This week we're talking to some men and women whose contributions to local restaurants happen largely behind the scenes.
Sven Sundbaum knows how to do custom vinyl signs, and even banners for restaurants. He painted the giant Zs on the windows at Zeeks Pizza, and the cool mural inside Rain Shadow Meats Squared. He’s also good at poultry, as evidenced by the chickens and roosters adorning signage outside Fat Hen, Restaurant Zoe, and Bainbridge Island’s Heyday Farm.
But Sundbaum is also a rare artist who knows how to do gold-leaf lettering; by some accounts only a few dozen people in the country can do this any more, especially more complex processes like water gilding. That gleaming gold signage on glass is a subtle detail. Even if you don't notice it directly, somehow the eyes and the brain read a little extra throwback elegance into that bar, that restaurant, even that butcher shop. While Sundbaum applies this artistic ability to all kinds of businesses, you’ll see his handiwork in the windows at Havana, Le Pichet, Dot’s Delicatessen, and Ballard Avenue newcomer Percy’s and Co.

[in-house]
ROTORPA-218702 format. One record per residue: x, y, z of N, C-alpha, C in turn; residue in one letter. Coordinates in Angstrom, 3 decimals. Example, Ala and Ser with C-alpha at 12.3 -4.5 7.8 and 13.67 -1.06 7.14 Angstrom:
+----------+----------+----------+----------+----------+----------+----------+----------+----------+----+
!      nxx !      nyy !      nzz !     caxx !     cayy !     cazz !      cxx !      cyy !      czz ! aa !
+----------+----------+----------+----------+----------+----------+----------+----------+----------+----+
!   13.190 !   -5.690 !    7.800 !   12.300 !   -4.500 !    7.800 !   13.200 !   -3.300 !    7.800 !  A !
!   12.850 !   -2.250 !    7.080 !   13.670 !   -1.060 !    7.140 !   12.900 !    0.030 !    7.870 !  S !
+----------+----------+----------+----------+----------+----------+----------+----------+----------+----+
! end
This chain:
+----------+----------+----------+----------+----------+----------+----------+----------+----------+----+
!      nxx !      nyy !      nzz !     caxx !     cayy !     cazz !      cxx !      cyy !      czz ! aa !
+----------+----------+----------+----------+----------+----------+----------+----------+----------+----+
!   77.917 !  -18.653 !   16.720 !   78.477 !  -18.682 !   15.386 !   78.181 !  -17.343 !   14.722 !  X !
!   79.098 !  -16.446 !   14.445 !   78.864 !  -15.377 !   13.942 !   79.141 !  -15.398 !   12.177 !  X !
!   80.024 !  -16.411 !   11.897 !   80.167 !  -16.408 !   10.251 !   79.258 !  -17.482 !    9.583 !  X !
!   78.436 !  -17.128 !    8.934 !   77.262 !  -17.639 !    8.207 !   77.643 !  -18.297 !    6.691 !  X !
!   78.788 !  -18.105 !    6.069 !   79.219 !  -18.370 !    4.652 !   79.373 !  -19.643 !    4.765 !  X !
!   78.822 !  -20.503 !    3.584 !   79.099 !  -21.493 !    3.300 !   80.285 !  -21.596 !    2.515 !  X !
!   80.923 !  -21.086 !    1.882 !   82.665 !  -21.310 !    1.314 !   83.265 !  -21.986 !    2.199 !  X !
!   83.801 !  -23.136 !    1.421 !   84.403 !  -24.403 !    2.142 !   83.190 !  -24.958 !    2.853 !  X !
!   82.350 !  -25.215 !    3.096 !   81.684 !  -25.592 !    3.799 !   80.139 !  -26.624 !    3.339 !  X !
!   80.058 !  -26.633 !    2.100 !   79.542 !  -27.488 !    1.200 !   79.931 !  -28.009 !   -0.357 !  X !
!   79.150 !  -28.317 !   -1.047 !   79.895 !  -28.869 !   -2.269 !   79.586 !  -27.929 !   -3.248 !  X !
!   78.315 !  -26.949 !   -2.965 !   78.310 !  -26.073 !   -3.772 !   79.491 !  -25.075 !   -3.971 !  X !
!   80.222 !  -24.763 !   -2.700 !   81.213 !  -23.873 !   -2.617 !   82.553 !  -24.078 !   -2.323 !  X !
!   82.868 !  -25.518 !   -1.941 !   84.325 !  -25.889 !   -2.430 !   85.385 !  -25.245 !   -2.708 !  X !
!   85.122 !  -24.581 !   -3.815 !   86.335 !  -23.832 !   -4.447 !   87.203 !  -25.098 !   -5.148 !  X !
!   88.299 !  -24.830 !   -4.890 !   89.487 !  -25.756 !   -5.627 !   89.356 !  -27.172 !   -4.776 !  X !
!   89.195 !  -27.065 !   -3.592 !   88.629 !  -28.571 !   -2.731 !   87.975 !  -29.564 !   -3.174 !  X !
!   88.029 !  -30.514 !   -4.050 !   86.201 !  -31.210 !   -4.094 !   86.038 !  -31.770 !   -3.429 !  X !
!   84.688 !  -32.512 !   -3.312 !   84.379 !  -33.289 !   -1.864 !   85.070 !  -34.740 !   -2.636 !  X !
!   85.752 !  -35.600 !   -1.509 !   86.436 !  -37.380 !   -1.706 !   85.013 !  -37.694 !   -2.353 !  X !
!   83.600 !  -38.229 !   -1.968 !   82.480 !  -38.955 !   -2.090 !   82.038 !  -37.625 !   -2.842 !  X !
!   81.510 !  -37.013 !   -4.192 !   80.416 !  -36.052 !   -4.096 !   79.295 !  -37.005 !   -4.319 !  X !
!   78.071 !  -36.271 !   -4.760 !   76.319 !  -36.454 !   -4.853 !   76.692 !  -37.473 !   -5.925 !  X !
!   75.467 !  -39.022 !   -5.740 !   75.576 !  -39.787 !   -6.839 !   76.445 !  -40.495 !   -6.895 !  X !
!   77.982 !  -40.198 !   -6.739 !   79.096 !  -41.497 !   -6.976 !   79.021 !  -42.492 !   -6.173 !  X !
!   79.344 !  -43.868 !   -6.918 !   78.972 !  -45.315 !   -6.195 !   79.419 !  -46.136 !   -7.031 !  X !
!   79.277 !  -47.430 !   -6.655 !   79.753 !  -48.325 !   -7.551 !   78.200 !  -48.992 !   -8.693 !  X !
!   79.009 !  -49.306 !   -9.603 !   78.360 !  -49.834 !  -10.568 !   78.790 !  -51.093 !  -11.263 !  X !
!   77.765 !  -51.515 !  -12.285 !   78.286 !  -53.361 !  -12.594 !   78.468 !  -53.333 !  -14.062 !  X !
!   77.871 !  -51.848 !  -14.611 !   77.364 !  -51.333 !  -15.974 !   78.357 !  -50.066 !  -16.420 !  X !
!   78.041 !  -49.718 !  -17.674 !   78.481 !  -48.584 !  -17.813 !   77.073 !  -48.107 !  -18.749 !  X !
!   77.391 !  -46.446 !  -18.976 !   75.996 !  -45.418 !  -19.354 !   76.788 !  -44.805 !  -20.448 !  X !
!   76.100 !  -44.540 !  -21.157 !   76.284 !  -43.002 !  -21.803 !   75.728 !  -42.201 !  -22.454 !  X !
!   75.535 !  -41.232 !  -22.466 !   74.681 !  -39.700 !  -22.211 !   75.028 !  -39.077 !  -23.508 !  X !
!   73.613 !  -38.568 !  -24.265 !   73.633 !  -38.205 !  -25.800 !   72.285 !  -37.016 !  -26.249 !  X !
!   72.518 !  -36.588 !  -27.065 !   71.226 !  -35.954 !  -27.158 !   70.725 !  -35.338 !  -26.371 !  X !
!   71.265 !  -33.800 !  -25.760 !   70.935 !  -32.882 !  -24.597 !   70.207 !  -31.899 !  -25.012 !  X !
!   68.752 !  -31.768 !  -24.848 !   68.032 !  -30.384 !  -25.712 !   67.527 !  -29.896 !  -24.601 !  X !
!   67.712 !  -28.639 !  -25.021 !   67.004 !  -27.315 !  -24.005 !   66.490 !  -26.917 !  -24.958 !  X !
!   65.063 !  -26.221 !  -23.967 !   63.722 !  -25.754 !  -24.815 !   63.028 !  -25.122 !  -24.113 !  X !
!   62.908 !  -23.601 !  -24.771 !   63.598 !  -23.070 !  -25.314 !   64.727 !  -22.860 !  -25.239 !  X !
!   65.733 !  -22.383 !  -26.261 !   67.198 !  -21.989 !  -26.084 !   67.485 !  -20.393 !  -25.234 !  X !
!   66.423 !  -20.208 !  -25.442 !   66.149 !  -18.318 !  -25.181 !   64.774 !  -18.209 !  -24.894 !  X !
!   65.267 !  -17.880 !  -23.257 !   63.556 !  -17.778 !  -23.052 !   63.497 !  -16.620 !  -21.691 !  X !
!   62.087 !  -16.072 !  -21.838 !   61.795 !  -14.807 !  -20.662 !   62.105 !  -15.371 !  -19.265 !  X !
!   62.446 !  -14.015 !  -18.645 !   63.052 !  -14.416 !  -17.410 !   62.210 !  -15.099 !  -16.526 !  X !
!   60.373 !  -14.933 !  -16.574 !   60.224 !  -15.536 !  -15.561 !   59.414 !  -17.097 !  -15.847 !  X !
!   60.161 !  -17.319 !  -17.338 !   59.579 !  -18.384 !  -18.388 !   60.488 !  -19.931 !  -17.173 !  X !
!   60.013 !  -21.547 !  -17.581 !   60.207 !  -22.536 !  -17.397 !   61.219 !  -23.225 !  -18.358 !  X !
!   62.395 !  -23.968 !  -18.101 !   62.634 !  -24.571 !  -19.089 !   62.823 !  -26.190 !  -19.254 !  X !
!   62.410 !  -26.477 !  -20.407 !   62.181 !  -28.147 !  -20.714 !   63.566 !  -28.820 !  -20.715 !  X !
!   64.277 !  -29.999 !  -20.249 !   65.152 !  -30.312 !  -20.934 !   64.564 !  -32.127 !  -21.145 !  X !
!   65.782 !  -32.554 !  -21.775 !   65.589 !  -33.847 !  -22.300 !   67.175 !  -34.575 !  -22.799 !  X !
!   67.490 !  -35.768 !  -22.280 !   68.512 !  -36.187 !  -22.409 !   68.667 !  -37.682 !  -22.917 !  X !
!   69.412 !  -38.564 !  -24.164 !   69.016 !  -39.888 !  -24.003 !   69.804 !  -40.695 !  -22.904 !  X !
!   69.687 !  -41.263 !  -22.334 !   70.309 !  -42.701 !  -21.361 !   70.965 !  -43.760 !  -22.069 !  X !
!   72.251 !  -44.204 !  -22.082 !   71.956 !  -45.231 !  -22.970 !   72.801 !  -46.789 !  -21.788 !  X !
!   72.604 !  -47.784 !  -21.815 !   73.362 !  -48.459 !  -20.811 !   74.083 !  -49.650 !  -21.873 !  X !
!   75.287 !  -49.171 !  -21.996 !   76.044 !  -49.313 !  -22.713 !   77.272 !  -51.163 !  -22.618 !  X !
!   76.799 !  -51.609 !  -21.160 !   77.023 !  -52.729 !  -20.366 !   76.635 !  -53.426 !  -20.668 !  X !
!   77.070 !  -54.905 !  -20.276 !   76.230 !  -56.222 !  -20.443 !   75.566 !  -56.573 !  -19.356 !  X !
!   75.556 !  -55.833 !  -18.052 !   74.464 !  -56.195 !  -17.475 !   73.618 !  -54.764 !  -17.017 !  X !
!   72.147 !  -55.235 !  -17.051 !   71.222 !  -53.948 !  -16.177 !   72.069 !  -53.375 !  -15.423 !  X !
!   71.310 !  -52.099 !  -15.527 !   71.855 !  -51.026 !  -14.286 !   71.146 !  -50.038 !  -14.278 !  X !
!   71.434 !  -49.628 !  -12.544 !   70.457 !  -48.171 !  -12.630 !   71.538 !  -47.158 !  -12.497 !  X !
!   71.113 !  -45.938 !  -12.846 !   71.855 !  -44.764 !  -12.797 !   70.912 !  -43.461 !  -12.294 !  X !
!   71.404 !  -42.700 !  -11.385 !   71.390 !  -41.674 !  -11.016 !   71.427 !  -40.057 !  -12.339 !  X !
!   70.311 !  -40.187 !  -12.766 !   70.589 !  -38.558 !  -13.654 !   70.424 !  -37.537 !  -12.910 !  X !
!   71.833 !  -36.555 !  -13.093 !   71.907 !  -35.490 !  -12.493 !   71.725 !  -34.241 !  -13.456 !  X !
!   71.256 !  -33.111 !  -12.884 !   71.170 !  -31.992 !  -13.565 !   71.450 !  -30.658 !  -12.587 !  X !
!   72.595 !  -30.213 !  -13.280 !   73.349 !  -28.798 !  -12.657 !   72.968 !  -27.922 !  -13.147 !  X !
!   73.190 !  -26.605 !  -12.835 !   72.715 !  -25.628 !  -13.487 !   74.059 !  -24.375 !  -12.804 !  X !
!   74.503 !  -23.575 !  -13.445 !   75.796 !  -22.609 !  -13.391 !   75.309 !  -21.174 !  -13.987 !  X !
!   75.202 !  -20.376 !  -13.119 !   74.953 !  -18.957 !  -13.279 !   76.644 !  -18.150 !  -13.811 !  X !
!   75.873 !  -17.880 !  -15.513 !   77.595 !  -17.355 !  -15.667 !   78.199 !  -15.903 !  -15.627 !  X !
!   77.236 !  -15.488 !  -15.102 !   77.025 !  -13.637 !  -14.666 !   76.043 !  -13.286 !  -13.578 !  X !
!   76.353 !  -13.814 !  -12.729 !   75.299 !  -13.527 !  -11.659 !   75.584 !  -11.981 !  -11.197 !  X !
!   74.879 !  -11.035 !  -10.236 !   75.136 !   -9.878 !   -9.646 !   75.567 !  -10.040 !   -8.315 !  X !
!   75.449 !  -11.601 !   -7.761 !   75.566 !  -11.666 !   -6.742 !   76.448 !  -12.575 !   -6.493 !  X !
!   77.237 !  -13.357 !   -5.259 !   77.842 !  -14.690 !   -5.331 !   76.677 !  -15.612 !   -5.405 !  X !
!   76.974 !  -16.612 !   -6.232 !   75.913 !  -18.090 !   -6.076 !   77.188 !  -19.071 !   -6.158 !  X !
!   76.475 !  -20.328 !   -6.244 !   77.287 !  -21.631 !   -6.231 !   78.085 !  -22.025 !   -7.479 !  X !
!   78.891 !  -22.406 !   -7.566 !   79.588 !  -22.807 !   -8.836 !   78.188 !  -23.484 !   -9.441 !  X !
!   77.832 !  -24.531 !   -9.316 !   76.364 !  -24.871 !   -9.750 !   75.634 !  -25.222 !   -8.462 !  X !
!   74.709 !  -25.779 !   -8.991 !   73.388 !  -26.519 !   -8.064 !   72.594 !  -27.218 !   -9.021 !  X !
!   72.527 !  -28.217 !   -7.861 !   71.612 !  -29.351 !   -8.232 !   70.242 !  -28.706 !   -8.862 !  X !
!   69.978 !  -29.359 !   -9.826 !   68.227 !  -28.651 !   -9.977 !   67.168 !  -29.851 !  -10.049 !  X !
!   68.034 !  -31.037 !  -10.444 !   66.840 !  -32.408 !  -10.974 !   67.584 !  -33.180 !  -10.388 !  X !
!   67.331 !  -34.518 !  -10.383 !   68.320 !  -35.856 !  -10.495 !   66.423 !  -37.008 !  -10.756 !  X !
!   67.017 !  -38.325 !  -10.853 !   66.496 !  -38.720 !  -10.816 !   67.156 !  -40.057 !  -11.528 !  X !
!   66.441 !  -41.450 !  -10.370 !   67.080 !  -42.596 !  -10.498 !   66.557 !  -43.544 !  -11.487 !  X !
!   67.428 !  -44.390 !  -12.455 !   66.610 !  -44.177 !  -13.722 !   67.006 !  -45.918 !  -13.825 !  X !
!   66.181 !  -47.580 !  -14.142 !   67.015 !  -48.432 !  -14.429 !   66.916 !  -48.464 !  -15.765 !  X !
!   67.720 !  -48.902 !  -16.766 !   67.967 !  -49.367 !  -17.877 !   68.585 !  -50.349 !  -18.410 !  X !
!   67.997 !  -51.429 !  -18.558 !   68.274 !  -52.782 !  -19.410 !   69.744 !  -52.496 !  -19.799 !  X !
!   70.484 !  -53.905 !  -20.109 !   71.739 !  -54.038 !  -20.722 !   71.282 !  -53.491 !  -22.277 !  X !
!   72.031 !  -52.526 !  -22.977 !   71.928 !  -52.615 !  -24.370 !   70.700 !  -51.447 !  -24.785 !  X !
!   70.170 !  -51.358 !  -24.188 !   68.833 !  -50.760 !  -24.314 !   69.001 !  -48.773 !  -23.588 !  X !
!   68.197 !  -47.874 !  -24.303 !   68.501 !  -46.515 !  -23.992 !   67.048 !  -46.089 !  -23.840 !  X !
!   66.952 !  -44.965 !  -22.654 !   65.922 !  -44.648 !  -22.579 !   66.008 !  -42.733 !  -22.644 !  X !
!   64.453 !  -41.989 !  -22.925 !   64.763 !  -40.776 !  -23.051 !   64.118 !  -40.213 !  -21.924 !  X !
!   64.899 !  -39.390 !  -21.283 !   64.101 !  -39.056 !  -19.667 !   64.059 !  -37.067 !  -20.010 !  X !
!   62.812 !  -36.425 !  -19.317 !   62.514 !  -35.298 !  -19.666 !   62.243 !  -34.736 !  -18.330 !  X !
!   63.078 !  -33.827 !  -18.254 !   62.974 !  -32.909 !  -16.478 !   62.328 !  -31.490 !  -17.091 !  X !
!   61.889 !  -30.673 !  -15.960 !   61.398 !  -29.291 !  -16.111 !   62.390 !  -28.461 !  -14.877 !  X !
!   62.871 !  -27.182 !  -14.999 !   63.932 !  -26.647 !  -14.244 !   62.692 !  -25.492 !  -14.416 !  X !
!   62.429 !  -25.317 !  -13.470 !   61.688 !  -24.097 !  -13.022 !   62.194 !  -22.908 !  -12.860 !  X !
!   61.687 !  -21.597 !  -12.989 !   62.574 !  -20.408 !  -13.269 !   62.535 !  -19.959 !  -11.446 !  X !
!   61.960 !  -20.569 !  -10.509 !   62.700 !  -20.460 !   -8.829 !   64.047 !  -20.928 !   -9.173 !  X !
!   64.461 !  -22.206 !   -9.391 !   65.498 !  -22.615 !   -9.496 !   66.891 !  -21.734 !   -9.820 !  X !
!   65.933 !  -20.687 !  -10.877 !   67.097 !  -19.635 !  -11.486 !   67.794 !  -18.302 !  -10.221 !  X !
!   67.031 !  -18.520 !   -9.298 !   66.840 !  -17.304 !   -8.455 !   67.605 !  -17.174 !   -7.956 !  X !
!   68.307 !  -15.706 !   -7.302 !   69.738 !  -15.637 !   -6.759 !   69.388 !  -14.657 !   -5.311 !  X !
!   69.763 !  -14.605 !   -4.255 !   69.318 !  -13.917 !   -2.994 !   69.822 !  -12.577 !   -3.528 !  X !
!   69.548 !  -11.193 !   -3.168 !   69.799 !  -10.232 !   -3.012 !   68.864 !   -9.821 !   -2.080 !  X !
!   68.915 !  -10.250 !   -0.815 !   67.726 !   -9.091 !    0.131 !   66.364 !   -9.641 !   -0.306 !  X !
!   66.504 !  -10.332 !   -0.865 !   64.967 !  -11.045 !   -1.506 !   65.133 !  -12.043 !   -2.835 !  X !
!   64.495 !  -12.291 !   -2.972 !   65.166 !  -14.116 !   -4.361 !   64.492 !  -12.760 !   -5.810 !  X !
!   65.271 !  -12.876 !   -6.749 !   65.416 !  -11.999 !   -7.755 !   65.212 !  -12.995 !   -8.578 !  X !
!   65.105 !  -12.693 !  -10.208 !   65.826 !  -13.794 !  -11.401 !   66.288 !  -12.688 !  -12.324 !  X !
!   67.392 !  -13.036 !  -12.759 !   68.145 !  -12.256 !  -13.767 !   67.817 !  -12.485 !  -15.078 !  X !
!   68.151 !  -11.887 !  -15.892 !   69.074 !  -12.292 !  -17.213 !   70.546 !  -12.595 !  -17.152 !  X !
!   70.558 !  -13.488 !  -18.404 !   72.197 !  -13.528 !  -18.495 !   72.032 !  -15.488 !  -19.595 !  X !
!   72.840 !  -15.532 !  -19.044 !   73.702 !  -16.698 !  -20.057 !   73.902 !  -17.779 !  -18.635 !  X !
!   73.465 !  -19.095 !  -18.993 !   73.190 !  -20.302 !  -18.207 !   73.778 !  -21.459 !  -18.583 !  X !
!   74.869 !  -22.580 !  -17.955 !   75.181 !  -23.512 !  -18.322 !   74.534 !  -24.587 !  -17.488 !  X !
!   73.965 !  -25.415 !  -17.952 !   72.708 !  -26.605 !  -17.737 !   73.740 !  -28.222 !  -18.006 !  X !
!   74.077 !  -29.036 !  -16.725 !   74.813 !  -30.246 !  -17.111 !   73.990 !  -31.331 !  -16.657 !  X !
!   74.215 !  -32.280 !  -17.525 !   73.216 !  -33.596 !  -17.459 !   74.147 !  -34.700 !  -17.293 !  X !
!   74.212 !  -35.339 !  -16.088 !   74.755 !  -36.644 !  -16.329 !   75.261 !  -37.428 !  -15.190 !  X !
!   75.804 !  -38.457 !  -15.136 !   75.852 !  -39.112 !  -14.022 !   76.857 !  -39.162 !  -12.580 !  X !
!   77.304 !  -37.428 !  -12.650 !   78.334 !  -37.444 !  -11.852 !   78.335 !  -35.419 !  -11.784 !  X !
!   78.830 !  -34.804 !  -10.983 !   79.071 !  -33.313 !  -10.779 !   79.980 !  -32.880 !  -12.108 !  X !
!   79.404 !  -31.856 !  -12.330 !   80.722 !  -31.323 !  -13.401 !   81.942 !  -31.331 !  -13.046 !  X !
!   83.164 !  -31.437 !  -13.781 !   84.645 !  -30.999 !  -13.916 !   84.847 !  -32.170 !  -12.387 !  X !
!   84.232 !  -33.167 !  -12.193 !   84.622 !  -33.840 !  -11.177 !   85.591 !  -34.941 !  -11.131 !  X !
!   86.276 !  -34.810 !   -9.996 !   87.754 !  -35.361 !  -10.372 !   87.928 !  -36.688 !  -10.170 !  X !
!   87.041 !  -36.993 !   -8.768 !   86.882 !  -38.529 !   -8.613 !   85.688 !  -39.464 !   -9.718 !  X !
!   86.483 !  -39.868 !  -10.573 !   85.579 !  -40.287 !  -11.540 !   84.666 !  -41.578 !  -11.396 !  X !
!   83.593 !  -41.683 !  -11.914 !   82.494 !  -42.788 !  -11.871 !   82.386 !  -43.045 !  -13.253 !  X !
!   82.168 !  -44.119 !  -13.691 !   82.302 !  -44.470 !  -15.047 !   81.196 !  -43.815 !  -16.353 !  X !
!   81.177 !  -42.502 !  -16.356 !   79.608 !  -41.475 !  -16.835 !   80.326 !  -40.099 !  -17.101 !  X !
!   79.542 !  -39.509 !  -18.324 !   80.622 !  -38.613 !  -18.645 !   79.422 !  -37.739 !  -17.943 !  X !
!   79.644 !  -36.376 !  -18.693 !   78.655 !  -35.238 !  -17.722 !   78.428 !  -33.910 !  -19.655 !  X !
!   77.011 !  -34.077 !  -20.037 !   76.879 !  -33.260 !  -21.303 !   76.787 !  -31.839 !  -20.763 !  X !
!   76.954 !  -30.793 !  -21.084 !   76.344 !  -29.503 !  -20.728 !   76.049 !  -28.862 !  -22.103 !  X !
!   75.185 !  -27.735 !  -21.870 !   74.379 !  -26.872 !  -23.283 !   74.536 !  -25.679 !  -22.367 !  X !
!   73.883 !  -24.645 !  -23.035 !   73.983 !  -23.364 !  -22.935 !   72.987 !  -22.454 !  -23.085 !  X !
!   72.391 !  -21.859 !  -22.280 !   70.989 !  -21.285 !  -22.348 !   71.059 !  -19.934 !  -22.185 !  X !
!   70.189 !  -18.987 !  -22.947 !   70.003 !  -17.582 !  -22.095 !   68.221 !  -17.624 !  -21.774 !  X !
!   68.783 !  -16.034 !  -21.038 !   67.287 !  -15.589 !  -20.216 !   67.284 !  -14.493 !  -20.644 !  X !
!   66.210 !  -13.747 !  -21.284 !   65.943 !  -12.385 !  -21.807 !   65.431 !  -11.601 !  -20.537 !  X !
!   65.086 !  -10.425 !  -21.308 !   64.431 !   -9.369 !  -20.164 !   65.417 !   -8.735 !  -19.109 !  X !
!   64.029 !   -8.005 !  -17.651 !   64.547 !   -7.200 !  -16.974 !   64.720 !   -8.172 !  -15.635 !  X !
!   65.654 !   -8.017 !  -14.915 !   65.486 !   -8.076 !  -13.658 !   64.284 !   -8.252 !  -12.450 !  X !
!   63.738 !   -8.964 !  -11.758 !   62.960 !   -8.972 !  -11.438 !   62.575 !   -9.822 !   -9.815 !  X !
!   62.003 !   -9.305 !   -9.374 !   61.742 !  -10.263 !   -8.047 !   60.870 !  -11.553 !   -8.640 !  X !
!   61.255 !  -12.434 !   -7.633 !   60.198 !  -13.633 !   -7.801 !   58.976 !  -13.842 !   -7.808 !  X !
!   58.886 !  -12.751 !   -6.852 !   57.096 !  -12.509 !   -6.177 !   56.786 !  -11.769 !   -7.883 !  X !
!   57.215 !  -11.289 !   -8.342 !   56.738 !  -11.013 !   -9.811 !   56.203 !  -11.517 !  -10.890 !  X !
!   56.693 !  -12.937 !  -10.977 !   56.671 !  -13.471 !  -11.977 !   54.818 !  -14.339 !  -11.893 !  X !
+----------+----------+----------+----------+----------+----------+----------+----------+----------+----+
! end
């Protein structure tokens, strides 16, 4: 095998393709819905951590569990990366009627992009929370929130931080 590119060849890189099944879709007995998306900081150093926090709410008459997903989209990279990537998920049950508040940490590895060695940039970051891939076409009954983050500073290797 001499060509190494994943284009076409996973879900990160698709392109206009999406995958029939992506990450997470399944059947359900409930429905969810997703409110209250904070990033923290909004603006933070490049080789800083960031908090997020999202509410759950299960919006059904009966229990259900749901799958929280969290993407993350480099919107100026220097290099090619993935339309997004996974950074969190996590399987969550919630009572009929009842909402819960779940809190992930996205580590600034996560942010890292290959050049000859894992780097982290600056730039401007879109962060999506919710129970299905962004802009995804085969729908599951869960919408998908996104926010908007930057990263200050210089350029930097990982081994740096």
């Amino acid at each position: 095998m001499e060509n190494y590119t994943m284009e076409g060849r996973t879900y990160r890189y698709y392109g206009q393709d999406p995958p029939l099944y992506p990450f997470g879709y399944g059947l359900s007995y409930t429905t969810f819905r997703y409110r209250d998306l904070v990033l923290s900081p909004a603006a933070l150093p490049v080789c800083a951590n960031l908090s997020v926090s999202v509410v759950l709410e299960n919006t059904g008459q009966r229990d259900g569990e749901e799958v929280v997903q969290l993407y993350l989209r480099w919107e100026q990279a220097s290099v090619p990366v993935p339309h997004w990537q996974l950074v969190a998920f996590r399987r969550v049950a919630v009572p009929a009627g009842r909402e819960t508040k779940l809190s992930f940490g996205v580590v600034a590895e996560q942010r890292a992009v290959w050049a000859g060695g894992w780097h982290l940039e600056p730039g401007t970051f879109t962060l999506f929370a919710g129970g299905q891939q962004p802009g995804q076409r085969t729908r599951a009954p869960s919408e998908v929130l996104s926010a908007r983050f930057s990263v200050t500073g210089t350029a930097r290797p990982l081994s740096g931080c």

To answer the first and most obvious question, yes—Sundbaum uses real gold. When he did the windows at Percy’s recently, he used the most traditional method, known as water gilding. He dissolved a bit of gelatin in hot water and flows it onto the glass. Next whisper-thin sheets of 23-karat gold are applied to the wet surface, flattened in place by the water. The next step: outlining the letters on that surface, then removing the excess with a cotton ball after it dries. The end result is a deep, reflective glimmer, almost like a gold mirror.
There isn’t a way to duplicate it using cut vinyl or digital printing,” he says. There's also the matte gilding process, done with varnish and 18-karat leaf known as lemon gold that lends a slightly darker gleam. You can see that on display at Dot's.“
Sundbaum grew up in Oregon and arrived in Seattle in 1985, working in various sign shops before striking out on his own. He learned the gold lettering techniques from a longtime sign painter back when he was in high school. As technology advanced, he learned how to do the vinyl lettering and digital lettering and everything else made possible by computers. But his ability to hand letter on glass, with paint, with enamel, and certainly with gold leaf, is both a rare skill and one that's in demand with nicer restaurants these days.
“That’s kind of been my niche—people want an old, authentic look, and to be able to see the brush strokes on the glass.”